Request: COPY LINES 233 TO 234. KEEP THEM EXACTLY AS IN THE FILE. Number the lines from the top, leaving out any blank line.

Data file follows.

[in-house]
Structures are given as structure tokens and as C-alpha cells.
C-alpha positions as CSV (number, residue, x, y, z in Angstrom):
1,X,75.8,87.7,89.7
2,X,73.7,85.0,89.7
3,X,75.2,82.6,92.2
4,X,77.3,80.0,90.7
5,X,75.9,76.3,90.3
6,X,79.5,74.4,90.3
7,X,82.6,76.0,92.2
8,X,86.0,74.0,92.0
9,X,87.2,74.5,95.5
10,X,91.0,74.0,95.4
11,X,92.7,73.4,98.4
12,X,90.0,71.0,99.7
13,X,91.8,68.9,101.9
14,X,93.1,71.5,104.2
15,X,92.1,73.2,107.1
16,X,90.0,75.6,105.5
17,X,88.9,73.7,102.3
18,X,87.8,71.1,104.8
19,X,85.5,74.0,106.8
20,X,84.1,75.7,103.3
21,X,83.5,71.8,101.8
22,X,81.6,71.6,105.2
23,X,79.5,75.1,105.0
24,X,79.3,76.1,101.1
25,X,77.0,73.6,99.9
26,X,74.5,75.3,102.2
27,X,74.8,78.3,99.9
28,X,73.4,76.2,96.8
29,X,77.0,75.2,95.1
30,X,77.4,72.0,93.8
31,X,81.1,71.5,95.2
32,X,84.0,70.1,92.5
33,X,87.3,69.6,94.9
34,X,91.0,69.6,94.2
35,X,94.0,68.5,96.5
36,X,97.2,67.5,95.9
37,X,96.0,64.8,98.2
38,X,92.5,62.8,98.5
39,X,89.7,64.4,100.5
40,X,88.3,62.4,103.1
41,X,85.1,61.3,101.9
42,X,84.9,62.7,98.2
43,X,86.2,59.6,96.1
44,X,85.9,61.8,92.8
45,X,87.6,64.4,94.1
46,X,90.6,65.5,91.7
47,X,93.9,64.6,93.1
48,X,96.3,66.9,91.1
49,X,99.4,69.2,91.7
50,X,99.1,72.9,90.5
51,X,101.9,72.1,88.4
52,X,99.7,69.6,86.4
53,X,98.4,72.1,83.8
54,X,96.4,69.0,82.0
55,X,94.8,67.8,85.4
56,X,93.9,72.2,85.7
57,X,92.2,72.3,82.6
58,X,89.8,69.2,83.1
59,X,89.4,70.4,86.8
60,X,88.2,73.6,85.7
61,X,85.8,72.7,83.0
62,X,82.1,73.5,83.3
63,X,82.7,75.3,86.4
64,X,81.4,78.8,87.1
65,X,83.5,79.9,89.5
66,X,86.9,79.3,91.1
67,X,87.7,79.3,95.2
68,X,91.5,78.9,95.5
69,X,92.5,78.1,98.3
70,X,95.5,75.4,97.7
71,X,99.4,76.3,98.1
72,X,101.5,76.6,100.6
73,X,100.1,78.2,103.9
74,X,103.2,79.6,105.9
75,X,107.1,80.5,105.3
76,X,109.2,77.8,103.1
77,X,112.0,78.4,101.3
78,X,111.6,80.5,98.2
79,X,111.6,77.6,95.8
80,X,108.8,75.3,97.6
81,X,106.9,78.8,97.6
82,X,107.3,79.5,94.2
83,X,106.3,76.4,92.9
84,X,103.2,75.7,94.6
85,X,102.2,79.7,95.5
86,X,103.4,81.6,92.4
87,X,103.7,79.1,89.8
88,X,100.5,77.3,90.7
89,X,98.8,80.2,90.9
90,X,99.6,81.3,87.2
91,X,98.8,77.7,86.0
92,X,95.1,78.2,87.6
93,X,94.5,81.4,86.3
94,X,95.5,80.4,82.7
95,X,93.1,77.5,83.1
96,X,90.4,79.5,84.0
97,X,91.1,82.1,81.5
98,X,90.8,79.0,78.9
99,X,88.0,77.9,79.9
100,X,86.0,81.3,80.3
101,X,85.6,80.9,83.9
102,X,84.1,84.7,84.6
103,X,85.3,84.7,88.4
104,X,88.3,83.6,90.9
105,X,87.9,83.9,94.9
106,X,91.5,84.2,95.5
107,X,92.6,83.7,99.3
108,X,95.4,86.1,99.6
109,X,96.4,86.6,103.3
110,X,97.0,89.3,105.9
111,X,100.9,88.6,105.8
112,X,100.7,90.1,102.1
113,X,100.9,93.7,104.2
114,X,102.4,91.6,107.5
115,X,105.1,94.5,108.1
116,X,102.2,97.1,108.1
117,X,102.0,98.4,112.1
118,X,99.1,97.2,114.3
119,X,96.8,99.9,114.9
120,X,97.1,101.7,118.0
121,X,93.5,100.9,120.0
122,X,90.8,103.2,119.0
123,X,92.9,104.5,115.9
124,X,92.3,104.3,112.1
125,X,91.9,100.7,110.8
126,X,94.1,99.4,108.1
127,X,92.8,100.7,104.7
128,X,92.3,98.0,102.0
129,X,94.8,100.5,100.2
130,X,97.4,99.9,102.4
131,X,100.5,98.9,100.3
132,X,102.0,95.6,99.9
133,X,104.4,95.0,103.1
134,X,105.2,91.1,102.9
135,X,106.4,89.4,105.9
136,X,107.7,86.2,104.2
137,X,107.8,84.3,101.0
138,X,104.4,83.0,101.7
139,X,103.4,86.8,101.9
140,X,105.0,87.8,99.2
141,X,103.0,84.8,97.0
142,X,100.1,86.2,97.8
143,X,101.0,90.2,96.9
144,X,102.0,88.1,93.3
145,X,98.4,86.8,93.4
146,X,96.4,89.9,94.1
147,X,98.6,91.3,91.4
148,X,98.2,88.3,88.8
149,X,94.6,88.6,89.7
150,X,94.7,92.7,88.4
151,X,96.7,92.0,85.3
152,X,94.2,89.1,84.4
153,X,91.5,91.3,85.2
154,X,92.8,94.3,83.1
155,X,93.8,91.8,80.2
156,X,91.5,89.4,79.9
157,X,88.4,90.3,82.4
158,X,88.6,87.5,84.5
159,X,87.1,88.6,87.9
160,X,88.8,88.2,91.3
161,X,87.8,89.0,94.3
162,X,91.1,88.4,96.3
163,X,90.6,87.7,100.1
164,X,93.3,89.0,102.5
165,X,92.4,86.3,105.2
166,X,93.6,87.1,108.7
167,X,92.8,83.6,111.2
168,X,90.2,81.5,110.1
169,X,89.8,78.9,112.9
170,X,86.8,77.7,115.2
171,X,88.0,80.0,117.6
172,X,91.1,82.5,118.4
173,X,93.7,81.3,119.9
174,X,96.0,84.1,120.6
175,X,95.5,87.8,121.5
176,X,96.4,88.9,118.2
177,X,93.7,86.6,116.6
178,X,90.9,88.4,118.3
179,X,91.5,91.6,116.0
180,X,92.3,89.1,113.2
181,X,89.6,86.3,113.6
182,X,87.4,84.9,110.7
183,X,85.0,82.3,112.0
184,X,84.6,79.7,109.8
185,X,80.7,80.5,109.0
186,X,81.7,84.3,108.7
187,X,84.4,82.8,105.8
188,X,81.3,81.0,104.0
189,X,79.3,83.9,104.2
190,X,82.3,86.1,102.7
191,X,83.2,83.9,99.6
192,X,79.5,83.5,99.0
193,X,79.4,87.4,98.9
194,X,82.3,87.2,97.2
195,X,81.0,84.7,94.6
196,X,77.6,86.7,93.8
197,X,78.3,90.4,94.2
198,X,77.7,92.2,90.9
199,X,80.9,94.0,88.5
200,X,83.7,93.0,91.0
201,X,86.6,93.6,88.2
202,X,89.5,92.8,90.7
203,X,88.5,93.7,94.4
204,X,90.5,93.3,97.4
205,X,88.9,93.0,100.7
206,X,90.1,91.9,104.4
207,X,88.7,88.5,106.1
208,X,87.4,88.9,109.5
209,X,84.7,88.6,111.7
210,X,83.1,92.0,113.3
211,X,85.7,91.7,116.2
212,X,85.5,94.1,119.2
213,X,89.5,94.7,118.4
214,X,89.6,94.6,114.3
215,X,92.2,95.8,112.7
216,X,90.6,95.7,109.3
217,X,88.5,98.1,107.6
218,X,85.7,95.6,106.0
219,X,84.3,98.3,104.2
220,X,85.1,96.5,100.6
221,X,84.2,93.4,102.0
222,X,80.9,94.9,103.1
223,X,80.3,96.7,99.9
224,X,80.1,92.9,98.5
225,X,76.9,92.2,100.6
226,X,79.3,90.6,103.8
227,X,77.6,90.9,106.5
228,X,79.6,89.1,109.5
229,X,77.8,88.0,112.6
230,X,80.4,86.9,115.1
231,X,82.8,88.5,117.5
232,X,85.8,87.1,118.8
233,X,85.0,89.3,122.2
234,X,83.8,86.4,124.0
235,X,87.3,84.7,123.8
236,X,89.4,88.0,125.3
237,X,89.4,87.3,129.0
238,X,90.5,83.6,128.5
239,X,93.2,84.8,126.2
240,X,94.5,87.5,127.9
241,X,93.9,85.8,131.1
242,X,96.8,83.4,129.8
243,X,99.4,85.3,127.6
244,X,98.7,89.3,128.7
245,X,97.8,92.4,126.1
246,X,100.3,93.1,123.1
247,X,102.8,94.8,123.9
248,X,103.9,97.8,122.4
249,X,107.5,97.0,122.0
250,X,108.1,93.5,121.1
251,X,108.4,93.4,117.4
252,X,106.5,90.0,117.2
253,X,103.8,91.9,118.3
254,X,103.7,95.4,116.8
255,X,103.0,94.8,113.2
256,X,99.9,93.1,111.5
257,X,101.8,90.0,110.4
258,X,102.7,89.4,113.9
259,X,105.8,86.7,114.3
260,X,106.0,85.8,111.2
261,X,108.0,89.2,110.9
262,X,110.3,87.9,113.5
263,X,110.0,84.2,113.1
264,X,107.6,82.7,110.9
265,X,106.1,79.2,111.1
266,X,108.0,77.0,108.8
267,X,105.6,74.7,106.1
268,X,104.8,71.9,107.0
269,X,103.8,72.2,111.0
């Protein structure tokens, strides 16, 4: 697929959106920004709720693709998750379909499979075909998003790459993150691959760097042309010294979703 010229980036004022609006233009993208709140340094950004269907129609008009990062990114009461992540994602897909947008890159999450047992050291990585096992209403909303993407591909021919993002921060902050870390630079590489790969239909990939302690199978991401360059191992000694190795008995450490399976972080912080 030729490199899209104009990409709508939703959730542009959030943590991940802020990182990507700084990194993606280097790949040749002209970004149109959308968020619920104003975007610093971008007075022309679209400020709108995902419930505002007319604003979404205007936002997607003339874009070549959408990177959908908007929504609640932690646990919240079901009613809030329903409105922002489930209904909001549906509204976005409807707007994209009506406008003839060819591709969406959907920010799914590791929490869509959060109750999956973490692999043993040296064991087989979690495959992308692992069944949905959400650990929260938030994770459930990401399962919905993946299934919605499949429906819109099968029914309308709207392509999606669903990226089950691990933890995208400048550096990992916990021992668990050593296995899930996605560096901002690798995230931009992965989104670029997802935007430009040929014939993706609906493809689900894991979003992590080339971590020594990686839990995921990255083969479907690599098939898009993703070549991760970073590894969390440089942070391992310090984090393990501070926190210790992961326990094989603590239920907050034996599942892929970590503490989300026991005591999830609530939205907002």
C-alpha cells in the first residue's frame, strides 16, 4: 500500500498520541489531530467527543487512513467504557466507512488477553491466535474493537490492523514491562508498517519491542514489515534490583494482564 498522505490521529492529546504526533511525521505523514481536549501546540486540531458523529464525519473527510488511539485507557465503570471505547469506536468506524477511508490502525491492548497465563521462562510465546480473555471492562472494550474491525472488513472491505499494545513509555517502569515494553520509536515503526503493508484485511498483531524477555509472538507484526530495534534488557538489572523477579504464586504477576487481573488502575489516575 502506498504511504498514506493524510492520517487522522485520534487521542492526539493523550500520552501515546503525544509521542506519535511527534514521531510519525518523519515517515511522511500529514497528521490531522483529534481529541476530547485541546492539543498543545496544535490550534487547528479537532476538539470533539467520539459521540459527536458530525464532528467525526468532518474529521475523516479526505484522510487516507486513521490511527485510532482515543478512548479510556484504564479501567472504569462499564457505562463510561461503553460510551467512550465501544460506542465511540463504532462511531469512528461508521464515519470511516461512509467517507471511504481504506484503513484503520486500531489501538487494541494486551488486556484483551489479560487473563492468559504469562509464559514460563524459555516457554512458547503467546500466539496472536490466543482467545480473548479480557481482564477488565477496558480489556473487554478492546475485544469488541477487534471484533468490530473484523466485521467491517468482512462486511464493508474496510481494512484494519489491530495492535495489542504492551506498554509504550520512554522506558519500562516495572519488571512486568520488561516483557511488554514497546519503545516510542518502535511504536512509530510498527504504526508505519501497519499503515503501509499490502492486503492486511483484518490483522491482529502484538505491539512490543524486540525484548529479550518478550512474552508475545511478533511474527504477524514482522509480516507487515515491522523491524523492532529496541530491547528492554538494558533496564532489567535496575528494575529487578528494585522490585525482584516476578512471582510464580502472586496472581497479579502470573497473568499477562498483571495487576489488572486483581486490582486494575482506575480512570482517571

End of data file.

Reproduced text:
230,X,80.4,86.9,115.1
231,X,82.8,88.5,117.5